Love, Addiction, Balance and Snow

Last night I had a conversation with one of my friends about being in love and being happy.

It started because she’s taking a sociology class and one of the questions on her final had to do with whether or not she thought being “in love” was a requirement for a marriage. She’s married. I, clearly, am not, and yet we both agreed in our assessments that, no. Marriage has little to do with love.

I listened to her perspective as a married woman who had married for love, and she listened to mine as a single woman who often finds herself most miserable when falling in love and we agreed that being “in love” does not always (or even usually) make for a happy, solid, stable life.

I told her I’d rather marry a man I liked and thought had similar values to mine than one I was in love with because my experiences with being in love are that it is tricky and volatile–sort of like a street drug. You experience these high highs and these low lows and you find your emotional well-being intrinsically linked to whether or not you can get enough of your beloved. And, as with any street drug, depending on what the love is cut with (insecurity, possession, baking soda, etc.) you will experience a variety of highs and lows throughout your addiction (relationship).

No thank you.

I don’t even like being in like.

Yesterday was a day for contemplation of this sort because yesterday it was snowing, and you know how it is with all manner of extreme weather: everyone’s looking for a boo to be trapped and share their rations with (“Me and my booski are snowed in together…hope we can find a way to keep warm” *ACK!*)

And so I found myself thinking of a very short-lived courtship I’d had with a young man I met about 3 weeks ago. When I met him, he’d been exciting and attentive, and he constantly thinking of these really cool dates for us to go on (how many of you all can say you went scuba diving in December? I can)…all the way up until a series of unfortunate events took place that I like to call The Day [names changed to protect the guilty] Called Campus Police On the Guy I was Dating Because That was The Most Sane and Rational Way She Could Think of To Get Me to Care that She Thought He was Crazy, better known as the Ultimate Cockblock.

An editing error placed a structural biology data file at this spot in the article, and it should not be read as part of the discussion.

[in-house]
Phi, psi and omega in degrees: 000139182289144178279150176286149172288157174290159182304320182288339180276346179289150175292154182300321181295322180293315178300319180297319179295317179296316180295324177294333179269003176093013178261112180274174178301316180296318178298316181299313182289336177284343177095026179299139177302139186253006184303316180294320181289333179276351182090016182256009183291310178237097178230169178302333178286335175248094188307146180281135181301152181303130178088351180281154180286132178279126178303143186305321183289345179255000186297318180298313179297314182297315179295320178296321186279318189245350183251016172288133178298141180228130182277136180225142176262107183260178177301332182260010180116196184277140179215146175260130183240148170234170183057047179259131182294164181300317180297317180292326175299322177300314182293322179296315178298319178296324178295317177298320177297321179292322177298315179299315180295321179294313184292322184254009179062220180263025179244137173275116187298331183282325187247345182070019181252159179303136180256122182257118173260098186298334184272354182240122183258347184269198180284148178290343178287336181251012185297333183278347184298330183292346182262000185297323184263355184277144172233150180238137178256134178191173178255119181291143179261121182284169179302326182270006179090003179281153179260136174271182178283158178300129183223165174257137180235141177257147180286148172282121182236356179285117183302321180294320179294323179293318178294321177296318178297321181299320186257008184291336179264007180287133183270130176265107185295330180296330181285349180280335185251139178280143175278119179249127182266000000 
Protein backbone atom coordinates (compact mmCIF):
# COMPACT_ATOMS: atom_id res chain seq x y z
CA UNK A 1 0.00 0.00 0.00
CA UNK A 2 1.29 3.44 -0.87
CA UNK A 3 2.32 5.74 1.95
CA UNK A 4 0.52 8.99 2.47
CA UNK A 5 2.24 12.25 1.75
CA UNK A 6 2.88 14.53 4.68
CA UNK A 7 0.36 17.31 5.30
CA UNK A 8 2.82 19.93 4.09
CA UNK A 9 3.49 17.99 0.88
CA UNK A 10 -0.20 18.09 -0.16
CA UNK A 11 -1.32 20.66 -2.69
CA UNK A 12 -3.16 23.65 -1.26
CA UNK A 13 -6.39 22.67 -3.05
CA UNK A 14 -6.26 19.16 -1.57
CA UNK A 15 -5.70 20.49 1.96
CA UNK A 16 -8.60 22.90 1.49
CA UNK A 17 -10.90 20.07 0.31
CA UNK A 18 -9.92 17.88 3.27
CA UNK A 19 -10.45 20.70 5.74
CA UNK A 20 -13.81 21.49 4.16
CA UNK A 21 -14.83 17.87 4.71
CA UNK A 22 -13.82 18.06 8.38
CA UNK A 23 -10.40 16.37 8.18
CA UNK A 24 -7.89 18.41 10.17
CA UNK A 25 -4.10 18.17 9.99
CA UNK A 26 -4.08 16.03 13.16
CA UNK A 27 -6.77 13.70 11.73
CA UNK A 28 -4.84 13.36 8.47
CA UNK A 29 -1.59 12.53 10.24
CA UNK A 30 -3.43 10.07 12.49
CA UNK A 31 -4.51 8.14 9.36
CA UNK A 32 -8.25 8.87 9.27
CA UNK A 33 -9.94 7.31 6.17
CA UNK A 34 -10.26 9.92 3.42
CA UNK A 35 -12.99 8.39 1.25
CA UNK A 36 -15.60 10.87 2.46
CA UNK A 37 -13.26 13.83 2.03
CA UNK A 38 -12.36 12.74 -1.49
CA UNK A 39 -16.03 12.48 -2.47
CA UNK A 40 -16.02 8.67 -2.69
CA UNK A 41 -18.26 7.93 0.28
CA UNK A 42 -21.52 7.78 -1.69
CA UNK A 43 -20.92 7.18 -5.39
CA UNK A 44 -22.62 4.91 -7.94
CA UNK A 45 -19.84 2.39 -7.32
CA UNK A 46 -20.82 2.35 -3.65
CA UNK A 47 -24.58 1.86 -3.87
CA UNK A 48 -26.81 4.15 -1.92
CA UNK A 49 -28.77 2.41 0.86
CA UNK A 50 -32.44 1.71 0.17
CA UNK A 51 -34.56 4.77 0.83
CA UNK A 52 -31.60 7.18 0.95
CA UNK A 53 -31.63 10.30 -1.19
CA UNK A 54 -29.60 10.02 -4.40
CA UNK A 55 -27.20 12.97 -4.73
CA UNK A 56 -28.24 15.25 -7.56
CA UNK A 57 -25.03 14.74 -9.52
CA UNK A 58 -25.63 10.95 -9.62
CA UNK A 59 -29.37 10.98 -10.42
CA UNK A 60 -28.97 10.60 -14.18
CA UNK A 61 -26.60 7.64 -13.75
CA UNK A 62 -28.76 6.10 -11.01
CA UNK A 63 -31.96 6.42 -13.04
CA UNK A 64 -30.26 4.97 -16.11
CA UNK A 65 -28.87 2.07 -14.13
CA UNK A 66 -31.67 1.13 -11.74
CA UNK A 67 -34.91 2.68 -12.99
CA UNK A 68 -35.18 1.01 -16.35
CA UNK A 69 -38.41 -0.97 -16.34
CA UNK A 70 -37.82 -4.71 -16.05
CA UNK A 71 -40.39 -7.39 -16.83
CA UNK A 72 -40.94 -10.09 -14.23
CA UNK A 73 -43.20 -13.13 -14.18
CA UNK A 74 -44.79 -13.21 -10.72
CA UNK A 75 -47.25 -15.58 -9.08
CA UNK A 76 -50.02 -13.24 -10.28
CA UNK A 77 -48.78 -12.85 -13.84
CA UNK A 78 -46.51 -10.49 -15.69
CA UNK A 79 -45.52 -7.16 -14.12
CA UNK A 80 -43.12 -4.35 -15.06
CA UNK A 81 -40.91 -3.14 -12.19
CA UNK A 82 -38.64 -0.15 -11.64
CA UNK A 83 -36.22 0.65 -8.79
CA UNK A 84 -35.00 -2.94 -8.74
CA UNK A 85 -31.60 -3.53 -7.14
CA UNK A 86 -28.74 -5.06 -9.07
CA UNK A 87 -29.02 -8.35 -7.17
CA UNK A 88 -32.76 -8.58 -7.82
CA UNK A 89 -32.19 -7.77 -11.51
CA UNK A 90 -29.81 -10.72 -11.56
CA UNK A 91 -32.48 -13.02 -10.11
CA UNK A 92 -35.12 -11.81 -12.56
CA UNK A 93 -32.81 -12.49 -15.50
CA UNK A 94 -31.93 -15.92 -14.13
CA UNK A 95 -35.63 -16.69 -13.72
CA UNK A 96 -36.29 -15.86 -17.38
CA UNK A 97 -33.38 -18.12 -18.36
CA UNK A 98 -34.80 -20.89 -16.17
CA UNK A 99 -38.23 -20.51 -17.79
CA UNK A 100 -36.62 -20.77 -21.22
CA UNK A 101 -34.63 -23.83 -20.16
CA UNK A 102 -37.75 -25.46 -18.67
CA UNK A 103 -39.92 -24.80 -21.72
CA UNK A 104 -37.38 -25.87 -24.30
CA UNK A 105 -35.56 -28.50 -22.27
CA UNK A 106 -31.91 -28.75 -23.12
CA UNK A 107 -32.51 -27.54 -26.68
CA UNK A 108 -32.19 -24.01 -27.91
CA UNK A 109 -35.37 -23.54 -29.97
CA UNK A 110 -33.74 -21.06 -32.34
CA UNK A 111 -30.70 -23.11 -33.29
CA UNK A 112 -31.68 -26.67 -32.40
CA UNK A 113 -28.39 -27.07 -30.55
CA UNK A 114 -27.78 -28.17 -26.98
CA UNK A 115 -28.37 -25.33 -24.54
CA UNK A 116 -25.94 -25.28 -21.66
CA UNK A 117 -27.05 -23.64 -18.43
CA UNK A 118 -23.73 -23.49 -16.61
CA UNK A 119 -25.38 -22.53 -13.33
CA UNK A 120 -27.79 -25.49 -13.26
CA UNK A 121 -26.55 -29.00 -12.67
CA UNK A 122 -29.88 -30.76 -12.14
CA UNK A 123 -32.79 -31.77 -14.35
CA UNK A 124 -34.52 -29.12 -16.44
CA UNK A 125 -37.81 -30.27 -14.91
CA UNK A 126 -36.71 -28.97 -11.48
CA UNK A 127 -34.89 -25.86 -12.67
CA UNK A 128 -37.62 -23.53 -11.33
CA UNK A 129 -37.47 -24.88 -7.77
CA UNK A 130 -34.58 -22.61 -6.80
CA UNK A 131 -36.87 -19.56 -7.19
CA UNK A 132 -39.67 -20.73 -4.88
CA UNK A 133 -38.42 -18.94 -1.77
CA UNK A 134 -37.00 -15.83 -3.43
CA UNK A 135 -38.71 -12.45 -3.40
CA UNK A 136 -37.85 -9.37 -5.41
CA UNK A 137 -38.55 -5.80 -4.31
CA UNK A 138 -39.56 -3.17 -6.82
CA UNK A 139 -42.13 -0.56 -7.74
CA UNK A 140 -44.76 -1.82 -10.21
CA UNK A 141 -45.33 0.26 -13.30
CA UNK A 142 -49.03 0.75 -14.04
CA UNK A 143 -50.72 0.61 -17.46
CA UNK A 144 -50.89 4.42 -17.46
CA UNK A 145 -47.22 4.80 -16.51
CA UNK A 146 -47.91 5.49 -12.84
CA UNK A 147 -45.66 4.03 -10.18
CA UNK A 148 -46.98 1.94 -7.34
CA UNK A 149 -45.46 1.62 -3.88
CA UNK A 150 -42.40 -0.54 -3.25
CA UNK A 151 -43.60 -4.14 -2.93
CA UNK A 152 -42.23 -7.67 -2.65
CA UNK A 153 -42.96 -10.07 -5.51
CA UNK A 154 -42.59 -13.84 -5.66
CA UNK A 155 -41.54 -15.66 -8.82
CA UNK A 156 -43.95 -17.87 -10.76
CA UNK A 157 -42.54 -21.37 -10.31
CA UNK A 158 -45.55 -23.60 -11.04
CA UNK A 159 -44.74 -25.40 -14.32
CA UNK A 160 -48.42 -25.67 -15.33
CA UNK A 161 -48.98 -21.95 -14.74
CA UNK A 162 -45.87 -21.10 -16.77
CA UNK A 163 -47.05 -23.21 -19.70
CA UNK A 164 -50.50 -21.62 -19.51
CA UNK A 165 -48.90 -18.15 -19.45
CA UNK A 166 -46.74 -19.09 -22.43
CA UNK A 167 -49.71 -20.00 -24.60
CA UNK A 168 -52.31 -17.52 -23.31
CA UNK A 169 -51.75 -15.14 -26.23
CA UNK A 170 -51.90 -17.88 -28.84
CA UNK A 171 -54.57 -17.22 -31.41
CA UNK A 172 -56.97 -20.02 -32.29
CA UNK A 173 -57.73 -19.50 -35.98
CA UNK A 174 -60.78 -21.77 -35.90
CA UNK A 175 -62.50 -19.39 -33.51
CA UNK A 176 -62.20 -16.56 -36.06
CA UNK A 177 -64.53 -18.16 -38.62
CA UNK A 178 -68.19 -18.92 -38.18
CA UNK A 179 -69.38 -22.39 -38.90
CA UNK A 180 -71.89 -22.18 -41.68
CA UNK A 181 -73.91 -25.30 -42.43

Since then, naturally and quite sanely, his ardor toward me has cooled, and his attentions have waned. And, I mean, you know, there’s nothing I can do about that. Can’t change his mind and I don’t blame him–I wouldn’t want to deal with anyone whose friend called the police on me, law-abiding and harmless as I am. That’s just way too much drama.

But yesterday, as everyone was preparing to share their limited water supplies and food rations with that special someone, I couldn’t help but to think that if it hadn’t been for the extreme actions of someone I’d mistakenly trusted…I might have been among those with reinforced ranks to defend their humble abodes in the event of anarchy breaking out after the food and water supplies ran low.